Children can be pests at times—especially other people's children. On a hot summer day, we might spray them with the garden hose, but we would never spray anything toxic on our lovable little kid-pests. Unfortunately, there are other ways that children come into contact with pesticides, many of which can be easily absorbed into their bodies. Is this a problem, and if it is, what can we do about it?
Pesticides are manufactured for a wide variety of purposes, and they come with a wide variety of side effects on the endocrine, nervous, and immune systems of human beings. Adults are susceptible to these effects, but children are even more likely to suffer negative effects from pesticide exposure because of their lower body weight, their less developed immune and detoxification systems, and the fact that they're still growing. Children may be exposed
to pesticides from residues in food, in their homes or yards, or in schools, parks, and playgrounds. Pesticides are even starting to turn up in our freshwater supplies.
In and around homes, children spend more time than adults on floors and lawns, where pesticide residues are often found in high concentrations. Pesticides also don't always stay where they are applied. The Non-Occupational Pesticide Exposure Study found that even in households identified as "low-use homes," the air contained up to 5 pesticides.
If you're thinking that this may a problem for other parents but not for you, don't be so sure. In a study done in Arkansas, urine samples from a group of approximately 200 children contained pesticides in nearly all samples tested. In the Minnesota Children's Exposure Study, the US EPA found a major metabolite of chlorpyrifos, a commonly used insecticide, in 98% of the participating children's urine samples.
In 2004, Pesticide Action Network North America (PANNA) presented an analysis of pesticide-related data collected by the Centers for Disease Control and Prevention (CDC). The results showed that many US residents carry toxic pesticides in their bodies at levels above the government's "acceptable" thresholds. Many of the pesticides found in the test subjects have been linked to serious short- and long-term health effects, including infertility, birth defects, and childhood and adult cancers.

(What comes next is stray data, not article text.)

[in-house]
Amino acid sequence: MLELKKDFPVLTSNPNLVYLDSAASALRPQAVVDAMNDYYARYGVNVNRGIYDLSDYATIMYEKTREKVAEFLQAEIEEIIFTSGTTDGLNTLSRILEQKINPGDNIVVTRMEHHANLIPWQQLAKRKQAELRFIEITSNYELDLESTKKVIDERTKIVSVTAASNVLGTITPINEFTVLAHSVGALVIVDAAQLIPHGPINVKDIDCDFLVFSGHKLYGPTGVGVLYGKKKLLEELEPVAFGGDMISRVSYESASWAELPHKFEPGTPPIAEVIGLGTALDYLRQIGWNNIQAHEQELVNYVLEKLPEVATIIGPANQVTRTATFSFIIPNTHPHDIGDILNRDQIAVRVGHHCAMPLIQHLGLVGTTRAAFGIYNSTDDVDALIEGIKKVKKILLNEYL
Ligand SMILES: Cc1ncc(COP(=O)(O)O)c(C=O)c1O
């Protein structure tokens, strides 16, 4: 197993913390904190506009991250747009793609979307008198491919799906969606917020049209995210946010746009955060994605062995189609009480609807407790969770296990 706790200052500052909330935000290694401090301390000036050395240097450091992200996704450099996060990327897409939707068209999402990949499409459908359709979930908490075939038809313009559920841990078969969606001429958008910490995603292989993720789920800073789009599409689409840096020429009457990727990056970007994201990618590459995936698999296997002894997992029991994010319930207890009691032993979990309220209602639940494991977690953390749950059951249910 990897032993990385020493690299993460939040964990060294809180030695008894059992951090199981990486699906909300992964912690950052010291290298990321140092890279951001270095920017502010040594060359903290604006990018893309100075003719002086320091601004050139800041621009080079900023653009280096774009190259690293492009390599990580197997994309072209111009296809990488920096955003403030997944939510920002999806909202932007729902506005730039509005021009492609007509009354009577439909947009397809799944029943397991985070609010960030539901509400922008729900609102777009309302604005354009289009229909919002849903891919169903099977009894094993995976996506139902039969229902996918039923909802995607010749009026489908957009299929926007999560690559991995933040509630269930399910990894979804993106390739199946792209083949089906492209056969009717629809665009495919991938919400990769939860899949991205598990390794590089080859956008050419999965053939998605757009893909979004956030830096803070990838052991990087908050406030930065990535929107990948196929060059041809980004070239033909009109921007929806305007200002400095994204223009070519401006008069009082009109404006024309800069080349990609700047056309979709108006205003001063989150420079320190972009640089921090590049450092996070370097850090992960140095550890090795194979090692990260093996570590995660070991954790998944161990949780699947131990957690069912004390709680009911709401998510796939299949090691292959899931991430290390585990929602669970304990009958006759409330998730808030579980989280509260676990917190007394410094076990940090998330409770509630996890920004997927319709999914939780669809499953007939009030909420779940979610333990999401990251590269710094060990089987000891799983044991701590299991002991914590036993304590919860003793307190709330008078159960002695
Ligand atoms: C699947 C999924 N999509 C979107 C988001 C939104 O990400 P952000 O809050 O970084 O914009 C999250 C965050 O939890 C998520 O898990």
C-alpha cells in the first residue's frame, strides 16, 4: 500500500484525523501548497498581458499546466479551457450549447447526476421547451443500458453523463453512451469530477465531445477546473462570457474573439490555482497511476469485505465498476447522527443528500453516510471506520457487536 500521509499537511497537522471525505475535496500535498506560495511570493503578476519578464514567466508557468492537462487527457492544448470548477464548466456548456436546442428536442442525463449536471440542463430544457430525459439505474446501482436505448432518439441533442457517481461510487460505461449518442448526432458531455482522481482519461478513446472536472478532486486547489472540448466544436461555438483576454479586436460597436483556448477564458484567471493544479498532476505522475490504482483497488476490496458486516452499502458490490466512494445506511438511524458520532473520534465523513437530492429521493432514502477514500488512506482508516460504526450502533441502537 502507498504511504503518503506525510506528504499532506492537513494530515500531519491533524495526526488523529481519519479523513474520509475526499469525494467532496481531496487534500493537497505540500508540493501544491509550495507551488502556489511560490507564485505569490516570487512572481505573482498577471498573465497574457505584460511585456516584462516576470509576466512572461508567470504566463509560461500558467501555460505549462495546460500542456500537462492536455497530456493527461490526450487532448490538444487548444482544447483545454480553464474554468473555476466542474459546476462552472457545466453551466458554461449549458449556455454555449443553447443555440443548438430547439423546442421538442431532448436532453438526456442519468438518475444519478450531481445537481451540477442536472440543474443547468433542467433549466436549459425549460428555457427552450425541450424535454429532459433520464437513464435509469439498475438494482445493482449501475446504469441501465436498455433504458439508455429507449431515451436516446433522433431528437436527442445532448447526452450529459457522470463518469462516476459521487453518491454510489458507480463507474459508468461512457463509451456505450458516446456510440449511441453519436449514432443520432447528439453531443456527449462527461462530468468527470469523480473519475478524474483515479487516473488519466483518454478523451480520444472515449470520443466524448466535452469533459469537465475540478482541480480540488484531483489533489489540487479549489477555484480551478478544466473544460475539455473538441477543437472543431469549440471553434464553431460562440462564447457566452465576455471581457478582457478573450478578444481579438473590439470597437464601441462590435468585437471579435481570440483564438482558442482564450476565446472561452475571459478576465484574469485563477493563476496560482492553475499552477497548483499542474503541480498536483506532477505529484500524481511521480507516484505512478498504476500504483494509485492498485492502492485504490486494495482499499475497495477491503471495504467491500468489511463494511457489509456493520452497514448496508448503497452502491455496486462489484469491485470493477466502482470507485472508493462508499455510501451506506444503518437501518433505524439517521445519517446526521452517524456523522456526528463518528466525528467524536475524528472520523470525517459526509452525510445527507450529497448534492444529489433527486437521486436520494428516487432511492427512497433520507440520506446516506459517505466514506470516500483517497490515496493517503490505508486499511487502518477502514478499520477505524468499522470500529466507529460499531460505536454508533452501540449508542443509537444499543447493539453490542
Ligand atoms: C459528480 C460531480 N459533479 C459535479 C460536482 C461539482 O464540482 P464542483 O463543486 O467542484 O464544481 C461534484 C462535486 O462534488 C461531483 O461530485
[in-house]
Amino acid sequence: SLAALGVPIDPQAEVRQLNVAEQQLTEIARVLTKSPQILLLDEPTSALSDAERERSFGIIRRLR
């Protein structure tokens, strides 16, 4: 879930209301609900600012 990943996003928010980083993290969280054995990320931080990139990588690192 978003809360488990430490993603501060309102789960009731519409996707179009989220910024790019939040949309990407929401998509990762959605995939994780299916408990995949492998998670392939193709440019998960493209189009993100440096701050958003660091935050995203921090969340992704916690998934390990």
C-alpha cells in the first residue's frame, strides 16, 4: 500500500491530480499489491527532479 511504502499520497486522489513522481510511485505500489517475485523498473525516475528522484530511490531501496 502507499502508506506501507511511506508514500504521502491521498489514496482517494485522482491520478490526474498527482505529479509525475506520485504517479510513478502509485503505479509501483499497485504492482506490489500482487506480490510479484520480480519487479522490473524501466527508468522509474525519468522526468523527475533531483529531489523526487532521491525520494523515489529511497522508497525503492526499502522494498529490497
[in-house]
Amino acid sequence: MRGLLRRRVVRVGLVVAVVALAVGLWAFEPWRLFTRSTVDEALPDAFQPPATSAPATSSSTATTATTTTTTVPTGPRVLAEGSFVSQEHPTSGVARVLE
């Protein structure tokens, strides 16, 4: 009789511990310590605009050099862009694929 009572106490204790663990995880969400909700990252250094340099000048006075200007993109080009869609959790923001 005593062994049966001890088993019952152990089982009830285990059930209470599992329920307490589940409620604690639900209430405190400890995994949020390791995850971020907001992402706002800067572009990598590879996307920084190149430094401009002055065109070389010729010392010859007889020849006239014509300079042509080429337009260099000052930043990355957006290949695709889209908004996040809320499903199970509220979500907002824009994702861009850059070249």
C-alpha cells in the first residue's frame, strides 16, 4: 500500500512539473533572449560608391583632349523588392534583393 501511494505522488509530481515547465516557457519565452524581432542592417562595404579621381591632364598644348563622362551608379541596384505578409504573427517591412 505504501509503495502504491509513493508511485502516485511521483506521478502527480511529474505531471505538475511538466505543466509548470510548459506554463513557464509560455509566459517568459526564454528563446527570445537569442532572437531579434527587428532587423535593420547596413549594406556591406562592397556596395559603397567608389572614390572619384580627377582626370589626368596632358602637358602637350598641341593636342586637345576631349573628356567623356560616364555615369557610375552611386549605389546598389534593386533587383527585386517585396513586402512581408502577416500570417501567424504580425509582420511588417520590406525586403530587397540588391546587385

For some pesticides, children's body burdens may vary by diet type. A University of Washington study found that children fed mostly organic produce and juice had only one-sixth the level of organophosphate
pesticide byproducts in their urine compared to children who ate conventionally grown foods. The difference was statistically significant, with the children who ate conventional diets having levels above the amount considered to be "negligible risk" by the EPA but the children who ate mostly organic diets having levels below the negligible-risk threshold.
The effects of pesticides may not be immediate, and when they do occur, they may be subtle (or blamed on other causes). How much pesticide exposure a child can take before it begins to affect him or her varies—factors include the level of exposure and the type of chemicals involved, as well as the child's constitution and nutritional status. But it's clear that less pesticide exposure is better.
What can you do to protect yourself and your family?
- Minimize or eliminate the use of chemical pesticides on your lawn and around your house:
- Your lawn: Learn to love clover (which will actually make your lawn greener if you leave it alone!); pull dandelions by hand; use preventative measures and least-toxic methods to control lawn and garden pests.
- Your home: Never use routine preventive spraying. Take exclusion and sanitation measures to avoid pest problems. When they do arise, use least-toxic methods to address them.
- TOOLS: Get alternative pest control tips from NCAP or get tips on hiring a least-toxic exterminator on Beyond Pesticides' Safety Source pages
- Check with your school district to find out their policy on using pesticides. If they're not using true Integrated Pest Management and least-toxic methods, start a campaign to insist that they do.
- TOOLS: See the report Safer Schools at the School Pesticide Reform Coalition's web site
- Eat organic food as much as possible. If your grocery store doesn't carry much in the way of organics, ask them to start.
- TOOLS: Use LocalHarvest to find organic stores, farmers markets, and CSAs near you